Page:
Zithulele ‘Jovi’ Zabani Nkosi of BCUC (Bantu Continua Uhuru Consciousness) photographed during the 40th WOMAD (World of Music arts and Dance)- It takes a LOT of effort to get it like this and its still not flattering
Kae Tempest photographed during the 40th WOMAD (World of Music arts and Dance) – A bit of front light makes ALL the difference!

You might think I’m writing this just to make my life easier in the pit. I am but because I want to produce great flattering photos. I’m not a kid, I’ve been doing this for a while and whilst there are many more experienced photographers shooting with the big names out there, I’ve been doing this in the smallest and largest venues there are for quite a while and the bottom line is, good photos help everyone in the business!

So the next time you light a venue, have a think about those first 3. Any photographers in there? Do your act and the venue that employs you a favour..

Until the next post.

J

Primed for WOMAD

Loaded and ready to go (iPhone)

If you have read this blog for a long time or if you follow me on social media you will know I ride a motorbike and do not drive a car. This means if I choose to go to a festival and camp on the bike, I need to pack carefully. Some would say, right take 2 zooms, 16-55 & the 50-140 however one of the reasons I go to WOMAD is i don’t know what I’m going to get, which acts might become more relevant to press or who will be reviewed therefore I go with no pressure, no expectation, just having the aim of producing lovely images (there is always lots of colour here).

So my packing was 2 x X-T3, a 14/2.8, the 35/1.4 , a 56/1.2 & 90/2.0

Add to that a small tent, minimal wardrobe and the MT-07 is loaded.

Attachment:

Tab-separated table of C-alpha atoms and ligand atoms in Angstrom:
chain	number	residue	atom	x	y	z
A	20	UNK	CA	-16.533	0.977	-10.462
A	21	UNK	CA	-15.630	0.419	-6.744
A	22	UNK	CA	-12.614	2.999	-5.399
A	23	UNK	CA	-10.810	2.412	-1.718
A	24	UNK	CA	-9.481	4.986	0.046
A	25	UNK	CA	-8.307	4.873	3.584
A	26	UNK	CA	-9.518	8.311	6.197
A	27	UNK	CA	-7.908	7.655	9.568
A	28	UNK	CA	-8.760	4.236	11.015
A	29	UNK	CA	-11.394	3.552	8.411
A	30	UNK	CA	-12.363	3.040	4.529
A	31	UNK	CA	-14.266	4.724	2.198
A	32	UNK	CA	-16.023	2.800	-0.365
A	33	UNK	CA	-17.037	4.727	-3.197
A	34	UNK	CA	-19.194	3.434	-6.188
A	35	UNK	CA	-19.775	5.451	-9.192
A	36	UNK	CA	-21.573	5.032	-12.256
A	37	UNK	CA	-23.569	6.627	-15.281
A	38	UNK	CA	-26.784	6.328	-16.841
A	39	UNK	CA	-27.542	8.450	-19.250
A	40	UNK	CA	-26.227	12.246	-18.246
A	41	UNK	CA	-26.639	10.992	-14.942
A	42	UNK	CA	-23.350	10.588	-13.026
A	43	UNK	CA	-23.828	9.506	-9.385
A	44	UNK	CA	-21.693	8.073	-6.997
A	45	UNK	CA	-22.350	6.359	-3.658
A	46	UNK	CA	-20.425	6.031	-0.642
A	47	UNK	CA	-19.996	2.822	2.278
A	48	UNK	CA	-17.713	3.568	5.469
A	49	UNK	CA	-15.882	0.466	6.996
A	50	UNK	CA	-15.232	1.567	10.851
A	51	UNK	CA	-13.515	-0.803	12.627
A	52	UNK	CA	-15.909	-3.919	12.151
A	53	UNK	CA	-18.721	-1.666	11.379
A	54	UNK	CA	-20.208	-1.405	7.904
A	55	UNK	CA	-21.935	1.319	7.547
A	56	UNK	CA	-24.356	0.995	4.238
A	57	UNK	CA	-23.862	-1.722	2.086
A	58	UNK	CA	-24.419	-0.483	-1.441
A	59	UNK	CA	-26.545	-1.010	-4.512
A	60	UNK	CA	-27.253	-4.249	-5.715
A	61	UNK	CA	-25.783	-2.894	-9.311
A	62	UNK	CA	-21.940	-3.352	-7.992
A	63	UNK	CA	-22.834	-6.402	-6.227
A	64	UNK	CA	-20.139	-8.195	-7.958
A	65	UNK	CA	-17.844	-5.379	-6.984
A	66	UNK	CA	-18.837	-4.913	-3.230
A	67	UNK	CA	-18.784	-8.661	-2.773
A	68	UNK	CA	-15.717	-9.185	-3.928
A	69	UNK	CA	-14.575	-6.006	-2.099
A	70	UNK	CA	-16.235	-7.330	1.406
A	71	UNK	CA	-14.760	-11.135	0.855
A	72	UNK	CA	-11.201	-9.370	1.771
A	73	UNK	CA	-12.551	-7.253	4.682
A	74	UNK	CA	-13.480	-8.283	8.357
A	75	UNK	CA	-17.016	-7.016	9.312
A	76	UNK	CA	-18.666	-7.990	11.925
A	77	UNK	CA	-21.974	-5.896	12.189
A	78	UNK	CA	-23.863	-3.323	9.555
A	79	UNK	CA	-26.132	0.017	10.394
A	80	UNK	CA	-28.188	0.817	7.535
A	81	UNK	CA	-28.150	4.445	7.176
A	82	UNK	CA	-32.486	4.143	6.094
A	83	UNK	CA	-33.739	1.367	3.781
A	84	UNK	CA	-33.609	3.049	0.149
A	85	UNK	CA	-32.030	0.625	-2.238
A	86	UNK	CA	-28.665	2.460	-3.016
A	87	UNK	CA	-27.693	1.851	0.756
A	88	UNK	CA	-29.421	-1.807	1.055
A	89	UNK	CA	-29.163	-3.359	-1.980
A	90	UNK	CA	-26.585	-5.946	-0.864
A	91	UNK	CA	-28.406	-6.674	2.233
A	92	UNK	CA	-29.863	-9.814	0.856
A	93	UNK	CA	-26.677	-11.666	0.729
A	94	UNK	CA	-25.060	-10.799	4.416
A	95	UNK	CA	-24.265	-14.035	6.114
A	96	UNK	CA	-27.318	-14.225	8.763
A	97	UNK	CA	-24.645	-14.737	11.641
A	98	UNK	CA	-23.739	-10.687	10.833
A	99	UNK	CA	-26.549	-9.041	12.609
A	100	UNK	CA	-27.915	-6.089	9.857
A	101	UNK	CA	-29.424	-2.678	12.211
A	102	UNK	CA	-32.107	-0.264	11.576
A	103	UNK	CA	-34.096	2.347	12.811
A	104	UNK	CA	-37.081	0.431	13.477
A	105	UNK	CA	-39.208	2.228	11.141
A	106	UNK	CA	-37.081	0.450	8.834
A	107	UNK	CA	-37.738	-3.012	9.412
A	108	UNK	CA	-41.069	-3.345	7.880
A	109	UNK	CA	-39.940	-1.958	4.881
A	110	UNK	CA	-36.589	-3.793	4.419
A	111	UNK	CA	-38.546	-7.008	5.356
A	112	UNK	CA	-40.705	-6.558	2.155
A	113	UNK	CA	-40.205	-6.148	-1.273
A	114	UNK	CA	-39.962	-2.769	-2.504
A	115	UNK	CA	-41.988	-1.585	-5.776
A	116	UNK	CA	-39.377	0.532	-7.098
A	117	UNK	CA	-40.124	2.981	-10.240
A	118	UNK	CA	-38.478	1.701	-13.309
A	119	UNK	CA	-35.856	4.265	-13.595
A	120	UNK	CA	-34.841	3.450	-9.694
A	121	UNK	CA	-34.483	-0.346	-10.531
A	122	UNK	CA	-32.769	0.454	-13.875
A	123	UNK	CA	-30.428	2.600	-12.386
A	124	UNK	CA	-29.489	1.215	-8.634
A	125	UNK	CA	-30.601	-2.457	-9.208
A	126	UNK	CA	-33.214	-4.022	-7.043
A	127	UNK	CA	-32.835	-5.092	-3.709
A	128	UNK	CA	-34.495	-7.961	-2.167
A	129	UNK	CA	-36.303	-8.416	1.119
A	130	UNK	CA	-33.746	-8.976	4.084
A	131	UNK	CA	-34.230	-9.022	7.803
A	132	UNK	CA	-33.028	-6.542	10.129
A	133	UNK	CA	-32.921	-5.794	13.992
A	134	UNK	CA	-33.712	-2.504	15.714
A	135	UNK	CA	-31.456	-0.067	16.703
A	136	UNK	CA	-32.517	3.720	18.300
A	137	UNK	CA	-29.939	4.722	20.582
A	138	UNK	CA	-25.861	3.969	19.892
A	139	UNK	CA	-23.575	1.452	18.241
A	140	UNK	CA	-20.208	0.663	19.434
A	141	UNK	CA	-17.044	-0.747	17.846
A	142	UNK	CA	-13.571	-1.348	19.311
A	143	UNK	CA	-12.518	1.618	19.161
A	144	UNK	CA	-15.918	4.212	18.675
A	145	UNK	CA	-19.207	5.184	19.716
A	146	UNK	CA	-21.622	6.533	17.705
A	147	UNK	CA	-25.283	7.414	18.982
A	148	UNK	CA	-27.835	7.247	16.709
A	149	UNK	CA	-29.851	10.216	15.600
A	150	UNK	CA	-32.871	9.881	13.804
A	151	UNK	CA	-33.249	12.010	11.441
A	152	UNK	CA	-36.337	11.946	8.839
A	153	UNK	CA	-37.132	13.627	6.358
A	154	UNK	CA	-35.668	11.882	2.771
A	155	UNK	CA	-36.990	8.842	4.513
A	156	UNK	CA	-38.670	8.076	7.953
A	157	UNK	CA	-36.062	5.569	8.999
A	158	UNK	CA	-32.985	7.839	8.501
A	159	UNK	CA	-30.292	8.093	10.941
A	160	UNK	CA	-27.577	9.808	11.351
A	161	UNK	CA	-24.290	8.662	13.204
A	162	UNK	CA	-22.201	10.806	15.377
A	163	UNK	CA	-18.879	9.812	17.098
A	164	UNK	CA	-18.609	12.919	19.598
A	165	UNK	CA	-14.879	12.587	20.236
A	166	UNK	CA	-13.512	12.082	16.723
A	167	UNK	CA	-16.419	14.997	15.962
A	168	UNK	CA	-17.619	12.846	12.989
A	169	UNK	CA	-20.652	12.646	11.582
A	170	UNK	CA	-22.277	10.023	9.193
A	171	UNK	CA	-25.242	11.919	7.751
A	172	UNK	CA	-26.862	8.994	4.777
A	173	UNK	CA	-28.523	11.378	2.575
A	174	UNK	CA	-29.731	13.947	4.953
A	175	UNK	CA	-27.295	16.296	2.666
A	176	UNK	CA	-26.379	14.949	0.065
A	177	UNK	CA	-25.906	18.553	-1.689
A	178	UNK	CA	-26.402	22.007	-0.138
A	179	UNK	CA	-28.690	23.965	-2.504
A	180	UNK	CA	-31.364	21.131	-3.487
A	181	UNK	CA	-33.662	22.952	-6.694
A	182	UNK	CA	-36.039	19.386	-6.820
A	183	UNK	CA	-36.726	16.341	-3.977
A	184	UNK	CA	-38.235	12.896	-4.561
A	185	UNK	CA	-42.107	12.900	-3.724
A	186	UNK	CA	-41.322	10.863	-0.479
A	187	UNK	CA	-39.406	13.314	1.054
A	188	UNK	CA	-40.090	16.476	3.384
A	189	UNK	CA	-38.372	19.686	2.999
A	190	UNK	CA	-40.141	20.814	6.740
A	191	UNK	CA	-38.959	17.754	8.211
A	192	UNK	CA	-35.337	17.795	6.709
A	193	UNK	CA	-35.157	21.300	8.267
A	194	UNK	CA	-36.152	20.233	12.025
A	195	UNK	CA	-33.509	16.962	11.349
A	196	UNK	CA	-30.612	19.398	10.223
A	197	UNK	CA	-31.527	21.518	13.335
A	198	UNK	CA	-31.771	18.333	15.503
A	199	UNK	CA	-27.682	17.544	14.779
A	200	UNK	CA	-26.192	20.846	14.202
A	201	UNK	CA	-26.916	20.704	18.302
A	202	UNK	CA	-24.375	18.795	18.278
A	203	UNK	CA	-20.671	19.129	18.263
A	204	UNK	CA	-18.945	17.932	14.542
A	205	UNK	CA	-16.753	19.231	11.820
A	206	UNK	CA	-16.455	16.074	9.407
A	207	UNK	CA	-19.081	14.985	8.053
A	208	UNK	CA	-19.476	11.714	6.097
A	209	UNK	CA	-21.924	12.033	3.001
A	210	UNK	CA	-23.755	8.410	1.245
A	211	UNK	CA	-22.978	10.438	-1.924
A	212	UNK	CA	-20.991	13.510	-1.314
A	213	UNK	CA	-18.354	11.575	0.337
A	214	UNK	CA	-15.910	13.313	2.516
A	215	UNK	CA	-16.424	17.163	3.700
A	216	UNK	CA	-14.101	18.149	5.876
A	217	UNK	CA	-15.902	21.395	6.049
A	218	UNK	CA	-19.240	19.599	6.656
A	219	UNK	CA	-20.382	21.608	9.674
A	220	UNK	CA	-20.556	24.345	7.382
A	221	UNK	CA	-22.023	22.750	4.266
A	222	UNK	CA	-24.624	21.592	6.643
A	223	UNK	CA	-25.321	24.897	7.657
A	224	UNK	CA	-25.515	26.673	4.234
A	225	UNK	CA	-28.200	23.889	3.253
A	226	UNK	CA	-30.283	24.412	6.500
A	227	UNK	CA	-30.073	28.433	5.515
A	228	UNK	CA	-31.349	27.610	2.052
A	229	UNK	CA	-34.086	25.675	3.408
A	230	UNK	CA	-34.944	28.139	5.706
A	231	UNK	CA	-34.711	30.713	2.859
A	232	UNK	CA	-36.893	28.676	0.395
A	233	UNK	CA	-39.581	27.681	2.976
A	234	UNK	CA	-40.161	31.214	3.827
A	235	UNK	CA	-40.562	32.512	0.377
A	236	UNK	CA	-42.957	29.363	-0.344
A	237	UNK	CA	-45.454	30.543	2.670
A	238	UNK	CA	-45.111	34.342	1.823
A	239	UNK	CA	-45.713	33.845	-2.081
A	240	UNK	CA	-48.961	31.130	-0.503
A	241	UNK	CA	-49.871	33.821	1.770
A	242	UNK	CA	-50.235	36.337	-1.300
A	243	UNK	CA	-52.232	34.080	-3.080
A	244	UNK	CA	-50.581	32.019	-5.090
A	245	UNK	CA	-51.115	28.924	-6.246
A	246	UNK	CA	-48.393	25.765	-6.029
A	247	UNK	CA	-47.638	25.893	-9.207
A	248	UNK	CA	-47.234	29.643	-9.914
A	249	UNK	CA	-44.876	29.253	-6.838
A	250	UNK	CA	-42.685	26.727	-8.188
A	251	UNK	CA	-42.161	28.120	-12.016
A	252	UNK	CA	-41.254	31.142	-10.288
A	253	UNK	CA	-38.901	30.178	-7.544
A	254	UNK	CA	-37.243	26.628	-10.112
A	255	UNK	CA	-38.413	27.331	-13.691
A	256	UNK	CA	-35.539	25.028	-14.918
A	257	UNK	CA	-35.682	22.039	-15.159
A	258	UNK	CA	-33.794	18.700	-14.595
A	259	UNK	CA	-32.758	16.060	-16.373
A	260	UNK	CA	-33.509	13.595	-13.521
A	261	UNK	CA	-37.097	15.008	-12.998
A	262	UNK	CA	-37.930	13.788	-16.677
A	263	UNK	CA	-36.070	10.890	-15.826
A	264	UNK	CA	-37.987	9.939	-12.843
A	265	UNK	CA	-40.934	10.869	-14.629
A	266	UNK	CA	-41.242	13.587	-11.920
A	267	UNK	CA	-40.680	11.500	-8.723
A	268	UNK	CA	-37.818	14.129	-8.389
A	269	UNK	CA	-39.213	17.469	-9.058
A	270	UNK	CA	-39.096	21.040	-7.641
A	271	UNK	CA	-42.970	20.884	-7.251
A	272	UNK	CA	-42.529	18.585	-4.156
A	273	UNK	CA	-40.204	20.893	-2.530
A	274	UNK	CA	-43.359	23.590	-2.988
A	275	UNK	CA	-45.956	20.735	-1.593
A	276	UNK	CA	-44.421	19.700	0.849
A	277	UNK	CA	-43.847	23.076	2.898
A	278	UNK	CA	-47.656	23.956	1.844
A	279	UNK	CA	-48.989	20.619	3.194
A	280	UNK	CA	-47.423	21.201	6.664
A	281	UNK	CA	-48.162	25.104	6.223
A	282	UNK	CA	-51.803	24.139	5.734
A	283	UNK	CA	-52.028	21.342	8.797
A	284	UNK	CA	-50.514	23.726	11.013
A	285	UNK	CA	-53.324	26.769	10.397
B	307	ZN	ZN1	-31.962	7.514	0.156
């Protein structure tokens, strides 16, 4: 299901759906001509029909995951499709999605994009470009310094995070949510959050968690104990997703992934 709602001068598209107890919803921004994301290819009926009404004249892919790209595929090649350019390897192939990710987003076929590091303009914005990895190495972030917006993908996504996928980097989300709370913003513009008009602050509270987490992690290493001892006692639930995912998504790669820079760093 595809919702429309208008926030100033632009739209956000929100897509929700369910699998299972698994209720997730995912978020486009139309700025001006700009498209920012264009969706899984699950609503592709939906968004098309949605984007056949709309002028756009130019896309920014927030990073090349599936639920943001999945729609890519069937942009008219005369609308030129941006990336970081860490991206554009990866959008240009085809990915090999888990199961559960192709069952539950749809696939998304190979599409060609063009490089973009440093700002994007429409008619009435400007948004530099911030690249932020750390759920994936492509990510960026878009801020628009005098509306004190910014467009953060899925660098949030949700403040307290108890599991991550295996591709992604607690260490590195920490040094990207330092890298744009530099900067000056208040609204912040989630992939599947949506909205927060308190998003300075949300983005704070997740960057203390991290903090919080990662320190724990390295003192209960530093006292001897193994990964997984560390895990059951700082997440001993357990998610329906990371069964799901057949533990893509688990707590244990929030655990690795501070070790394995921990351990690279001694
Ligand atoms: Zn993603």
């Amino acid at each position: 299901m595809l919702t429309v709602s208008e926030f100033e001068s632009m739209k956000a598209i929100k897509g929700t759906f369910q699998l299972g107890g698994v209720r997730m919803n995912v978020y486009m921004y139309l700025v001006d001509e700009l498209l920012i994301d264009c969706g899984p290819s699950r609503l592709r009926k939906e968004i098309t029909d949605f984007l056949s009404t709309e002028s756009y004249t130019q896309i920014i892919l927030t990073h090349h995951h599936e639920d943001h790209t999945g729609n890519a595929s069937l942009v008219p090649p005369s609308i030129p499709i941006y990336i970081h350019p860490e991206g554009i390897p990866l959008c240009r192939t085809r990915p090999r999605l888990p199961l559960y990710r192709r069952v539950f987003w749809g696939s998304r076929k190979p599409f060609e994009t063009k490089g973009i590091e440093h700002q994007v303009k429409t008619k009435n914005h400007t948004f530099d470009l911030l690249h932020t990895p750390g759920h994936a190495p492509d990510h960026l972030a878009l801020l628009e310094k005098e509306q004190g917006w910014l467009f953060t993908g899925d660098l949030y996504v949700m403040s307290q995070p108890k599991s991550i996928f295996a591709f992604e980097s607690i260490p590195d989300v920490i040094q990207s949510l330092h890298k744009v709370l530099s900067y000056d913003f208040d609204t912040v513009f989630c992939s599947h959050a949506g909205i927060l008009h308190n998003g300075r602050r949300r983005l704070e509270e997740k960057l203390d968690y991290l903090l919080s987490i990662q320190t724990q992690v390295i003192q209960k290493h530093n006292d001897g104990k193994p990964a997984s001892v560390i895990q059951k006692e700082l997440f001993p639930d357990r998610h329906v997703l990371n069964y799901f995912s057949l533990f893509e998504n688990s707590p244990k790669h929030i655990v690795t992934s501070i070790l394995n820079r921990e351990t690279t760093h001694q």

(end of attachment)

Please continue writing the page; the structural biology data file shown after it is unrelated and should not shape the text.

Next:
Fatoumata Diawara – 56/1.2

Taking prime lenses means I have to work (slightly) harder to get the images, working the angles but this makes me think and slow down and think about how I want to portray the act.

I’ve said it before and I’ll say it again “there is no point having fast lenses if you shoot with them closed down all the time” so probably 90% of my images are shot wide open

Japanese vocal performer Hatis Noit – 90/2.0
Japanese vocal performer Hatis Noit – 56/1.2

Japanese vocal performer Hatis Noit was a joy to shoot – bright colours, amazing shapes and lighting that shouted “play with me” and with the 90 on camera and the 56 on the other I obliged with both lenses rendering the colours (in Astia profile) really nicely with (the 56 mainly) beautiful flare.

Kae Tempest – 56/1.2

Kae’s set was in complete contrast, more simple, stark and emotional

Fun of the fair – 35/1.4 @ F2 / 1/25th

I was sad to read the demise of regular visitor Carters Steam Fair and although the modern replacements are colourful, making lovely images, I feel they are just too brash, not meeting the the atmosphere of the festival.